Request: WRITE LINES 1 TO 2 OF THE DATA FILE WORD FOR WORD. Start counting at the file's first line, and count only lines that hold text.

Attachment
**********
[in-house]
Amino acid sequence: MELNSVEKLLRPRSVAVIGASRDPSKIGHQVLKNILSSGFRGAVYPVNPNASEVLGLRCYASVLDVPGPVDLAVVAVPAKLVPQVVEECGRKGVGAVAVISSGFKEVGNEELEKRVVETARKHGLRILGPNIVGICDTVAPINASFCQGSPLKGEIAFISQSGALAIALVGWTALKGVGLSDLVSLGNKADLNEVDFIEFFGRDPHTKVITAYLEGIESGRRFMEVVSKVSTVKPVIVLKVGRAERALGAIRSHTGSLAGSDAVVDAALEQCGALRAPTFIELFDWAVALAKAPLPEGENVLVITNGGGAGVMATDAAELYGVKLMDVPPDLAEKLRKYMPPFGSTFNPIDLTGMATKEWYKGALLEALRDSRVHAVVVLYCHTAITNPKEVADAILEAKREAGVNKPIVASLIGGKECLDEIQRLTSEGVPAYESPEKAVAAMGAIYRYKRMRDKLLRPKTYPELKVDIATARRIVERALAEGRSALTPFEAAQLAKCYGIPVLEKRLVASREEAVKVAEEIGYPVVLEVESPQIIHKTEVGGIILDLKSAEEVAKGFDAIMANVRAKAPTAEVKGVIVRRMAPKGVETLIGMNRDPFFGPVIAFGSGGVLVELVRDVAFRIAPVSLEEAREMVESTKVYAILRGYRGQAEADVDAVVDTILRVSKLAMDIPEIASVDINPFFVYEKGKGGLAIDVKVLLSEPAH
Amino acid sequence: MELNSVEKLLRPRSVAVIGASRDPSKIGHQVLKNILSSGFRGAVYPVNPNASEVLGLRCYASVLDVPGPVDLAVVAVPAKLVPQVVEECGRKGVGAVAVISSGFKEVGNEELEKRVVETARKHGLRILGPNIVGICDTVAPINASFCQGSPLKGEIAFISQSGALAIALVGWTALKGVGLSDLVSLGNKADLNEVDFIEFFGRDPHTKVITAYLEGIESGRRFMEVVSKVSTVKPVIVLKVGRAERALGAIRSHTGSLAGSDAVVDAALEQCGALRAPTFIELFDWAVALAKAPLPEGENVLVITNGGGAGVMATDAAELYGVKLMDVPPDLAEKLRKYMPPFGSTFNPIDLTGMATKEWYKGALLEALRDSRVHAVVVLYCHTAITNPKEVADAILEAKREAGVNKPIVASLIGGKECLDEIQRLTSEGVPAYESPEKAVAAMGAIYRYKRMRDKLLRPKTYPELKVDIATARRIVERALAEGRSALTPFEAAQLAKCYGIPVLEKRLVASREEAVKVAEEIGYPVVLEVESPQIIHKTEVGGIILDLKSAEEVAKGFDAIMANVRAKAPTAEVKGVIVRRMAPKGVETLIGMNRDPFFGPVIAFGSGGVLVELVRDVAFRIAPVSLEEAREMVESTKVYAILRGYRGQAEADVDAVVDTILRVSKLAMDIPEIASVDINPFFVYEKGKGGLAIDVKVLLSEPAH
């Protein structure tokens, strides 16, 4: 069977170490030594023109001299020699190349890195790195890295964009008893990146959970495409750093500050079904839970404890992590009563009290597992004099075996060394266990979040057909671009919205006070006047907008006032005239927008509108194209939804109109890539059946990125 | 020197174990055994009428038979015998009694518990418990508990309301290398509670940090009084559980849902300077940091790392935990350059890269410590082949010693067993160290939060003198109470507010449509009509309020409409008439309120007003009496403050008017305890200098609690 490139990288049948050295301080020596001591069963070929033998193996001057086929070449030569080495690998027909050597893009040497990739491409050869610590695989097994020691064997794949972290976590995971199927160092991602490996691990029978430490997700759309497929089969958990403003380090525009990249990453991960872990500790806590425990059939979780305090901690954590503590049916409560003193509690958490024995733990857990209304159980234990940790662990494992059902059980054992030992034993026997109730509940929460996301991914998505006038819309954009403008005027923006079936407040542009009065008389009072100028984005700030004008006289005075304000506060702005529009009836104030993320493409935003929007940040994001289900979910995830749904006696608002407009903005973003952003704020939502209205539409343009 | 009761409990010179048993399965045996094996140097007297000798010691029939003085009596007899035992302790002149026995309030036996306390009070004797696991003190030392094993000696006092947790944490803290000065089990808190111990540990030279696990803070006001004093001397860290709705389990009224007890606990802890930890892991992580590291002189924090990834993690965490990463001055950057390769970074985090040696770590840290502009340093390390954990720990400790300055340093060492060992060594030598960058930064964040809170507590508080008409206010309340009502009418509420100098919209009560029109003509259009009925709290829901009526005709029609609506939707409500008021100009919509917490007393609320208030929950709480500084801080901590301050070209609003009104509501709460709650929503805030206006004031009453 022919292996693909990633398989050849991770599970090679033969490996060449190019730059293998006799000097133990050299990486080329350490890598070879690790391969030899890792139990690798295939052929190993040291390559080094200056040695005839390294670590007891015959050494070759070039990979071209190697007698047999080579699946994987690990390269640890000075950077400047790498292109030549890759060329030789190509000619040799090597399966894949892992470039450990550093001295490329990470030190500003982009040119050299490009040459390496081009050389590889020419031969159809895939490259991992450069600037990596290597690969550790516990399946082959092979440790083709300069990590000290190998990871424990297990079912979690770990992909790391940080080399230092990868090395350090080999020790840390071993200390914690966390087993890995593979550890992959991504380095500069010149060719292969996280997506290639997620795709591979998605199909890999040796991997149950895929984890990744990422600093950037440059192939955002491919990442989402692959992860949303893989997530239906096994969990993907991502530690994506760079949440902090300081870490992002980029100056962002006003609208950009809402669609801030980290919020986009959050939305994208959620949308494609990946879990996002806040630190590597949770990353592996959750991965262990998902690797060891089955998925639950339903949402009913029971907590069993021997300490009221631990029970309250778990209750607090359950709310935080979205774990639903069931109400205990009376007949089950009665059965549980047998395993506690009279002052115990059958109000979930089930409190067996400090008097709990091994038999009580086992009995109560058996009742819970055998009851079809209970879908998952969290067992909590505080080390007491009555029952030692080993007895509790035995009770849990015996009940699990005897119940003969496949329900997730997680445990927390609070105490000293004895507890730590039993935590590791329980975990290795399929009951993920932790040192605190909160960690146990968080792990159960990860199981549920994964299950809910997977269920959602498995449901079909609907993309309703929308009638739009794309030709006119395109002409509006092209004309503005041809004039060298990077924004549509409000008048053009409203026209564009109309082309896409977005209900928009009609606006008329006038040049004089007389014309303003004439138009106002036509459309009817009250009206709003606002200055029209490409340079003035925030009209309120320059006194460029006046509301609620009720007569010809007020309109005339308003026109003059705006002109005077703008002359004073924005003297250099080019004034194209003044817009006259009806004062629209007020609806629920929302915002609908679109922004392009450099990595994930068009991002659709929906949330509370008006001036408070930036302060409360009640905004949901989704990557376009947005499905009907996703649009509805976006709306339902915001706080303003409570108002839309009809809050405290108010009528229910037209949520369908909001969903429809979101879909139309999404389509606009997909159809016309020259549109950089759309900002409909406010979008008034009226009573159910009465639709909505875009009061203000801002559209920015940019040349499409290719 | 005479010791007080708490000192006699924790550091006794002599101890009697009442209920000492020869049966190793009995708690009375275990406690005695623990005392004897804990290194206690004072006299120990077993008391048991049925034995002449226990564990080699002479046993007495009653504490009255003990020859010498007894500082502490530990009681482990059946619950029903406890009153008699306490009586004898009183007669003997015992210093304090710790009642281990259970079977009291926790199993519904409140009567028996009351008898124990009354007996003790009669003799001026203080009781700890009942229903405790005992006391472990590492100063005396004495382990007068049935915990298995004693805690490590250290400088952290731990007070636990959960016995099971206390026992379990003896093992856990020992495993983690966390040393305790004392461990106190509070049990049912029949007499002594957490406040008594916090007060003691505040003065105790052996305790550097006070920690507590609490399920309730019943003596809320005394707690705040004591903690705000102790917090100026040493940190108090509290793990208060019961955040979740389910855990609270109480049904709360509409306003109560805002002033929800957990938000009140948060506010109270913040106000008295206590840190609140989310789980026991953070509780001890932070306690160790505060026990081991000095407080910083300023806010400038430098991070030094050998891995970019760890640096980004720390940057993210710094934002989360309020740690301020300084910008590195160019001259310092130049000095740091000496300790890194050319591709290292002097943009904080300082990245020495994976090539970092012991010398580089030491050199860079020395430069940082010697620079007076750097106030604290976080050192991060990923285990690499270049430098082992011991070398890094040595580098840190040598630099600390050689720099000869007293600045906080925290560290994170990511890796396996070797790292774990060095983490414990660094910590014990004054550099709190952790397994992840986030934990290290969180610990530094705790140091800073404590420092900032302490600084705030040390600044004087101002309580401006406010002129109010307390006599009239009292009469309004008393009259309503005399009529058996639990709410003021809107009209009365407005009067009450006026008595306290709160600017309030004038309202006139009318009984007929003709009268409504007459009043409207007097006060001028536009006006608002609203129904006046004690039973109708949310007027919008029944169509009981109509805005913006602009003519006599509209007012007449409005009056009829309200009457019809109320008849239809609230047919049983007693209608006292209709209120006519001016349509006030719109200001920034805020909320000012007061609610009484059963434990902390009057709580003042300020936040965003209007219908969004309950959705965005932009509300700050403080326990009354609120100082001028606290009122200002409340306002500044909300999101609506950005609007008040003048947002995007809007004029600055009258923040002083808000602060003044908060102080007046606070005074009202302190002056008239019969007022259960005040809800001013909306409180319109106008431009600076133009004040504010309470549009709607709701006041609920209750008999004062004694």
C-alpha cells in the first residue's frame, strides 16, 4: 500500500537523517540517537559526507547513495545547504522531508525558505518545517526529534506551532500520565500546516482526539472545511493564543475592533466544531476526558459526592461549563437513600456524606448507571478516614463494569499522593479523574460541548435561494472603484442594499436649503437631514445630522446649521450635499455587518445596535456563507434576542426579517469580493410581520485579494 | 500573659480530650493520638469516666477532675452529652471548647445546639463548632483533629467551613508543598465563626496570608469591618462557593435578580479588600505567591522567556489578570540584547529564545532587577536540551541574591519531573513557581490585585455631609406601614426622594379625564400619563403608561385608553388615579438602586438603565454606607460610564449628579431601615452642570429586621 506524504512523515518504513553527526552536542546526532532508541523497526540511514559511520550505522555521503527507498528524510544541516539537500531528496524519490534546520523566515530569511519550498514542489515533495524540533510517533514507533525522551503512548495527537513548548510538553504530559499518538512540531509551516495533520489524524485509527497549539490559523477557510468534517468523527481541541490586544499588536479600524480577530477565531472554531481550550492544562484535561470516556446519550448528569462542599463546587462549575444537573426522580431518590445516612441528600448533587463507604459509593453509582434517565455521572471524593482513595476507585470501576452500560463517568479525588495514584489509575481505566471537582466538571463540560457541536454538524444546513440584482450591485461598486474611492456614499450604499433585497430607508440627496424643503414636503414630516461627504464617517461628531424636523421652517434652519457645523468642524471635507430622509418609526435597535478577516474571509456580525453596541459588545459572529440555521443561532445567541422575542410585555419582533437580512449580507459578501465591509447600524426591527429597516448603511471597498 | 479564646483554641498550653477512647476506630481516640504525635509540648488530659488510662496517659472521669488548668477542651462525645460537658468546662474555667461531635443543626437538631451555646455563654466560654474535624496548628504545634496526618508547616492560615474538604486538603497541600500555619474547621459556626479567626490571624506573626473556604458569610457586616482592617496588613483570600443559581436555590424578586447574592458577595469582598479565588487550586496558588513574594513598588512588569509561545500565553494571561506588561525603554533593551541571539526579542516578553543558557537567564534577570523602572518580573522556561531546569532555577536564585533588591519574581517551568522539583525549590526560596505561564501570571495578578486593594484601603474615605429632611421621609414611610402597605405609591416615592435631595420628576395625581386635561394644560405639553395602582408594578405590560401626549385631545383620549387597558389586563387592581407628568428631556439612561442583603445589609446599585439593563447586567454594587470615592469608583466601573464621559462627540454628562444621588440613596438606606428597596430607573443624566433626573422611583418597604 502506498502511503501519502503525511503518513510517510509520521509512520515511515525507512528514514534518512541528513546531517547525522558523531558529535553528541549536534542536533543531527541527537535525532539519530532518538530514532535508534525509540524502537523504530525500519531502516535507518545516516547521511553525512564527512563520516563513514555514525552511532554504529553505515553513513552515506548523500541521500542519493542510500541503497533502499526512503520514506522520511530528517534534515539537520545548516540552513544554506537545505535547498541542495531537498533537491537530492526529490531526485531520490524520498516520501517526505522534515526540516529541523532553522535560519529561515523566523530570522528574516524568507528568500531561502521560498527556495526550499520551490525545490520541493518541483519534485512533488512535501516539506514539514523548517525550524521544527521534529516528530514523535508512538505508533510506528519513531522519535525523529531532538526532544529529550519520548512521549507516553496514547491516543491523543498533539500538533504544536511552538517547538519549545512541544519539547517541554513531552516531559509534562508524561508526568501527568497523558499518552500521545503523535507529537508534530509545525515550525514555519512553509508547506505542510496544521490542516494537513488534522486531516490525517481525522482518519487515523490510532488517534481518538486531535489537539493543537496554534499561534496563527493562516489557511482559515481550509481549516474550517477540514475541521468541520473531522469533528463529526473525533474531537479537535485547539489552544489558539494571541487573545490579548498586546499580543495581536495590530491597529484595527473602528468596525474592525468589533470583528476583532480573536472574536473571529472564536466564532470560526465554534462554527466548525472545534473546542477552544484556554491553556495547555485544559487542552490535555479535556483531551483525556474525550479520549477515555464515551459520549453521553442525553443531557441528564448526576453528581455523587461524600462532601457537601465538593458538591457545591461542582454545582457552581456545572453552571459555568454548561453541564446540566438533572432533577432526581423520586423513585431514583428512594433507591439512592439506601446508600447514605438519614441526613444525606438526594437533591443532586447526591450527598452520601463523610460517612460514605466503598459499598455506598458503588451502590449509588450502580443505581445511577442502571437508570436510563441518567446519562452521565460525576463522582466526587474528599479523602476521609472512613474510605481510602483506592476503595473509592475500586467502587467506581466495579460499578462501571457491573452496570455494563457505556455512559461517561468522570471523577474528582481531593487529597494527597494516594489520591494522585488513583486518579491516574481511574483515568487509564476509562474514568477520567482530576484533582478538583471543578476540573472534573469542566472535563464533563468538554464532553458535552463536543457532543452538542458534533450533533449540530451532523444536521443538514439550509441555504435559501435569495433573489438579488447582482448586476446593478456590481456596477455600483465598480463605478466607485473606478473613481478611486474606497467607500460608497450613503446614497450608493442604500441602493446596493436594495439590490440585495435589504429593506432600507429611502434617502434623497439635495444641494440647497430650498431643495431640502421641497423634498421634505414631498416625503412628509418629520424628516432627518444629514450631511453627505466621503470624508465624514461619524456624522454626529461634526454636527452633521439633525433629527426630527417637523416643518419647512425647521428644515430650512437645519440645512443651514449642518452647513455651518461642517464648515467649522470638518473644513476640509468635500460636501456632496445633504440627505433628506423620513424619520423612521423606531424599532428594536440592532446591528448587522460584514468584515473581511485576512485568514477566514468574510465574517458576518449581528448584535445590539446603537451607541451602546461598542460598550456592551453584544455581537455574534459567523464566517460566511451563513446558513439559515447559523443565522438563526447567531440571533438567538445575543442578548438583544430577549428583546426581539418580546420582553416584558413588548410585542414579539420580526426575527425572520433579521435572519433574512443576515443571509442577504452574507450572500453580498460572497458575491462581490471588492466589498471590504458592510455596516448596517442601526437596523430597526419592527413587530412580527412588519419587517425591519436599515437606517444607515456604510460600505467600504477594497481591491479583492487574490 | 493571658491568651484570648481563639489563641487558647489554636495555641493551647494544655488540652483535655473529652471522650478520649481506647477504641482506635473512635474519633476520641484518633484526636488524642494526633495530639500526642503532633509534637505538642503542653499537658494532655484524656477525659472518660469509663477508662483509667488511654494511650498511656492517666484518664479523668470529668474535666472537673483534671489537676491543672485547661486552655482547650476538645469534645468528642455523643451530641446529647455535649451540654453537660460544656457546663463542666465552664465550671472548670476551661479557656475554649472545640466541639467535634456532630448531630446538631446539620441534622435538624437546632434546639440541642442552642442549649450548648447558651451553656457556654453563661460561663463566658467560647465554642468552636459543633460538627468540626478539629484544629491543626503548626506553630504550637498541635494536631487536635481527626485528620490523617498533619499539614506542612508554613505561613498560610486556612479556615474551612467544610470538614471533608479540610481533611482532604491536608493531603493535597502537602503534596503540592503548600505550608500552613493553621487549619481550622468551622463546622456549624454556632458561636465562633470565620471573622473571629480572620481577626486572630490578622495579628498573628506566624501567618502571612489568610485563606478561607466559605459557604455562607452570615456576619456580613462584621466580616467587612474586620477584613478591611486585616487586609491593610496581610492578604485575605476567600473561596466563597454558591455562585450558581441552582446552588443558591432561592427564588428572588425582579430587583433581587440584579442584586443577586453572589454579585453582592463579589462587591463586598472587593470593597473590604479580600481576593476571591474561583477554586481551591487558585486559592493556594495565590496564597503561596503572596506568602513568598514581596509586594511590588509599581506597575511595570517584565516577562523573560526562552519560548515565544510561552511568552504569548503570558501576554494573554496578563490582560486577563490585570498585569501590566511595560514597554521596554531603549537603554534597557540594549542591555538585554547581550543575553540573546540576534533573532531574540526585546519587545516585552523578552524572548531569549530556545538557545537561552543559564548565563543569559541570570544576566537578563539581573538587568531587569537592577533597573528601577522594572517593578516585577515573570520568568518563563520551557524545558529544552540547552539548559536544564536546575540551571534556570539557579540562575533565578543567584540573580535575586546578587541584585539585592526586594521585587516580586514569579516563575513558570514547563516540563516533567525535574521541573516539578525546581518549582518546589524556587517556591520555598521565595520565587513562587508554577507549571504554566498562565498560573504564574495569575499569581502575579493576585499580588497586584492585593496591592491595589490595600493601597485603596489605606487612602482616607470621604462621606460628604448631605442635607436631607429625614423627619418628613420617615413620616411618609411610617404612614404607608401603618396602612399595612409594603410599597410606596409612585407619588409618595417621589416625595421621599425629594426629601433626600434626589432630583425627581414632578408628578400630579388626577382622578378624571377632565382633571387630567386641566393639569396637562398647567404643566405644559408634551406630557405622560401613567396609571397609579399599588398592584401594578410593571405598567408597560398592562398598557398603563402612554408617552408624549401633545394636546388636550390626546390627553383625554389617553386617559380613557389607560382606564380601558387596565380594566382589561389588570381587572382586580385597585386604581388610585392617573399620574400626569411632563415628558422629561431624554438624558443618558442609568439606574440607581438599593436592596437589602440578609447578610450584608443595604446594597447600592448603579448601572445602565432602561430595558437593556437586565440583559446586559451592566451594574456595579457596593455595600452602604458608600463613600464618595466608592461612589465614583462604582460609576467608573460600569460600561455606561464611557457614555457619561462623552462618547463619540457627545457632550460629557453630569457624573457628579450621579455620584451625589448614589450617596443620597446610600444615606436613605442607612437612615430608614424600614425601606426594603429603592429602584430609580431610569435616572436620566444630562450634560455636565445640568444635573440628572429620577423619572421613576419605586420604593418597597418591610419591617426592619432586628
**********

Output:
[in-house]
Amino acid sequence: MELNSVEKLLRPRSVAVIGASRDPSKIGHQVLKNILSSGFRGAVYPVNPNASEVLGLRCYASVLDVPGPVDLAVVAVPAKLVPQVVEECGRKGVGAVAVISSGFKEVGNEELEKRVVETARKHGLRILGPNIVGICDTVAPINASFCQGSPLKGEIAFISQSGALAIALVGWTALKGVGLSDLVSLGNKADLNEVDFIEFFGRDPHTKVITAYLEGIESGRRFMEVVSKVSTVKPVIVLKVGRAERALGAIRSHTGSLAGSDAVVDAALEQCGALRAPTFIELFDWAVALAKAPLPEGENVLVITNGGGAGVMATDAAELYGVKLMDVPPDLAEKLRKYMPPFGSTFNPIDLTGMATKEWYKGALLEALRDSRVHAVVVLYCHTAITNPKEVADAILEAKREAGVNKPIVASLIGGKECLDEIQRLTSEGVPAYESPEKAVAAMGAIYRYKRMRDKLLRPKTYPELKVDIATARRIVERALAEGRSALTPFEAAQLAKCYGIPVLEKRLVASREEAVKVAEEIGYPVVLEVESPQIIHKTEVGGIILDLKSAEEVAKGFDAIMANVRAKAPTAEVKGVIVRRMAPKGVETLIGMNRDPFFGPVIAFGSGGVLVELVRDVAFRIAPVSLEEAREMVESTKVYAILRGYRGQAEADVDAVVDTILRVSKLAMDIPEIASVDINPFFVYEKGKGGLAIDVKVLLSEPAH